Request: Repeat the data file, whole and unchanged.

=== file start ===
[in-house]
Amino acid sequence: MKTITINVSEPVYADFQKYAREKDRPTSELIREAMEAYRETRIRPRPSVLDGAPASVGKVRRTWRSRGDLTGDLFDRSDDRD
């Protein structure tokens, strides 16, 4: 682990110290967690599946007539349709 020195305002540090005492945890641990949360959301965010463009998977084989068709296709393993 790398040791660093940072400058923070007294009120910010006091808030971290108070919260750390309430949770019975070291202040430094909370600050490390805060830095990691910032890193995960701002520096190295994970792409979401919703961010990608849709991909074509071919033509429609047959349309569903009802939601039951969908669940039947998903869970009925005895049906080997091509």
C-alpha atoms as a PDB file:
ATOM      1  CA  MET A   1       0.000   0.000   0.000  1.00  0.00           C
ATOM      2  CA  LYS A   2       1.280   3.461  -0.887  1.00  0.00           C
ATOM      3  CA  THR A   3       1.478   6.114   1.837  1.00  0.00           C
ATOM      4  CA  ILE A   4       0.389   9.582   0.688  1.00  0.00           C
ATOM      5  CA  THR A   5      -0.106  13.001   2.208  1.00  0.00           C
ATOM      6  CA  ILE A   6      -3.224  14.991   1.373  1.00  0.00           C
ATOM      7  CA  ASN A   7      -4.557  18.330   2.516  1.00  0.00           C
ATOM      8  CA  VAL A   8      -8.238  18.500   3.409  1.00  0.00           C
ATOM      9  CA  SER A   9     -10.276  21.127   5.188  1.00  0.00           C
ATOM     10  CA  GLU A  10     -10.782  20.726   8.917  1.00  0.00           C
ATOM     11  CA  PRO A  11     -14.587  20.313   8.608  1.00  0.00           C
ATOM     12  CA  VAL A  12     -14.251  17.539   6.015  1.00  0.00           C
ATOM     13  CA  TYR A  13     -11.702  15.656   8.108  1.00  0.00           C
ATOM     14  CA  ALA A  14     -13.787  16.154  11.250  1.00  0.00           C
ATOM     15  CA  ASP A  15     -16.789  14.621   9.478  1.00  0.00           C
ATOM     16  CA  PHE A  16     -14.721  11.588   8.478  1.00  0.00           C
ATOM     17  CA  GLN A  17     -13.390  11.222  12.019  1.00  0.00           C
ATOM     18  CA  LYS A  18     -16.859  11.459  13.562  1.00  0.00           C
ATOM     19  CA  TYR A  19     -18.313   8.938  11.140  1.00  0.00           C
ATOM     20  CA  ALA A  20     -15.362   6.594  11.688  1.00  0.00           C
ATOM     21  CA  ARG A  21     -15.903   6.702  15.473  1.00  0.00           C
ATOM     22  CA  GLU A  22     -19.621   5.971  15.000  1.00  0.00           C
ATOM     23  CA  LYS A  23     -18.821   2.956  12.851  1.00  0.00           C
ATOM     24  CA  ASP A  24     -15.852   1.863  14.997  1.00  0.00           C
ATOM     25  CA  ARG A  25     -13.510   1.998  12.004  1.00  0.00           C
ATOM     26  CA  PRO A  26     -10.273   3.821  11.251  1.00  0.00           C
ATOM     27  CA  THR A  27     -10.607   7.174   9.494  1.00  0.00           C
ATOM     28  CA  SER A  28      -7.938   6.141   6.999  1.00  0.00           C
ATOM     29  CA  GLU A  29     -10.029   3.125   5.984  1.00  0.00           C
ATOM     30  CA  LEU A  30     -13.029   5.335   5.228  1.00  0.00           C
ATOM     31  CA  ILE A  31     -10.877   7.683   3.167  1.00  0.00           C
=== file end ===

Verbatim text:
[in-house]
Amino acid sequence: MKTITINVSEPVYADFQKYAREKDRPTSELIREAMEAYRETRIRPRPSVLDGAPASVGKVRRTWRSRGDLTGDLFDRSDDRD
């Protein structure tokens, strides 16, 4: 682990110290967690599946007539349709 020195305002540090005492945890641990949360959301965010463009998977084989068709296709393993 790398040791660093940072400058923070007294009120910010006091808030971290108070919260750390309430949770019975070291202040430094909370600050490390805060830095990691910032890193995960701002520096190295994970792409979401919703961010990608849709991909074509071919033509429609047959349309569903009802939601039951969908669940039947998903869970009925005895049906080997091509």
C-alpha atoms as a PDB file:
ATOM      1  CA  MET A   1       0.000   0.000   0.000  1.00  0.00           C
ATOM      2  CA  LYS A   2       1.280   3.461  -0.887  1.00  0.00           C
ATOM      3  CA  THR A   3       1.478   6.114   1.837  1.00  0.00           C
ATOM      4  CA  ILE A   4       0.389   9.582   0.688  1.00  0.00           C
ATOM      5  CA  THR A   5      -0.106  13.001   2.208  1.00  0.00           C
ATOM      6  CA  ILE A   6      -3.224  14.991   1.373  1.00  0.00           C
ATOM      7  CA  ASN A   7      -4.557  18.330   2.516  1.00  0.00           C
ATOM      8  CA  VAL A   8      -8.238  18.500   3.409  1.00  0.00           C
ATOM      9  CA  SER A   9     -10.276  21.127   5.188  1.00  0.00           C
ATOM     10  CA  GLU A  10     -10.782  20.726   8.917  1.00  0.00           C
ATOM     11  CA  PRO A  11     -14.587  20.313   8.608  1.00  0.00           C
ATOM     12  CA  VAL A  12     -14.251  17.539   6.015  1.00  0.00           C
ATOM     13  CA  TYR A  13     -11.702  15.656   8.108  1.00  0.00           C
ATOM     14  CA  ALA A  14     -13.787  16.154  11.250  1.00  0.00           C
ATOM     15  CA  ASP A  15     -16.789  14.621   9.478  1.00  0.00           C
ATOM     16  CA  PHE A  16     -14.721  11.588   8.478  1.00  0.00           C
ATOM     17  CA  GLN A  17     -13.390  11.222  12.019  1.00  0.00           C
ATOM     18  CA  LYS A  18     -16.859  11.459  13.562  1.00  0.00           C
ATOM     19  CA  TYR A  19     -18.313   8.938  11.140  1.00  0.00           C
ATOM     20  CA  ALA A  20     -15.362   6.594  11.688  1.00  0.00           C
ATOM     21  CA  ARG A  21     -15.903   6.702  15.473  1.00  0.00           C
ATOM     22  CA  GLU A  22     -19.621   5.971  15.000  1.00  0.00           C
ATOM     23  CA  LYS A  23     -18.821   2.956  12.851  1.00  0.00           C
ATOM     24  CA  ASP A  24     -15.852   1.863  14.997  1.00  0.00           C
ATOM     25  CA  ARG A  25     -13.510   1.998  12.004  1.00  0.00           C
ATOM     26  CA  PRO A  26     -10.273   3.821  11.251  1.00  0.00           C
ATOM     27  CA  THR A  27     -10.607   7.174   9.494  1.00  0.00           C
ATOM     28  CA  SER A  28      -7.938   6.141   6.999  1.00  0.00           C
ATOM     29  CA  GLU A  29     -10.029   3.125   5.984  1.00  0.00           C
ATOM     30  CA  LEU A  30     -13.029   5.335   5.228  1.00  0.00           C
ATOM     31  CA  ILE A  31     -10.877   7.683   3.167  1.00  0.00           C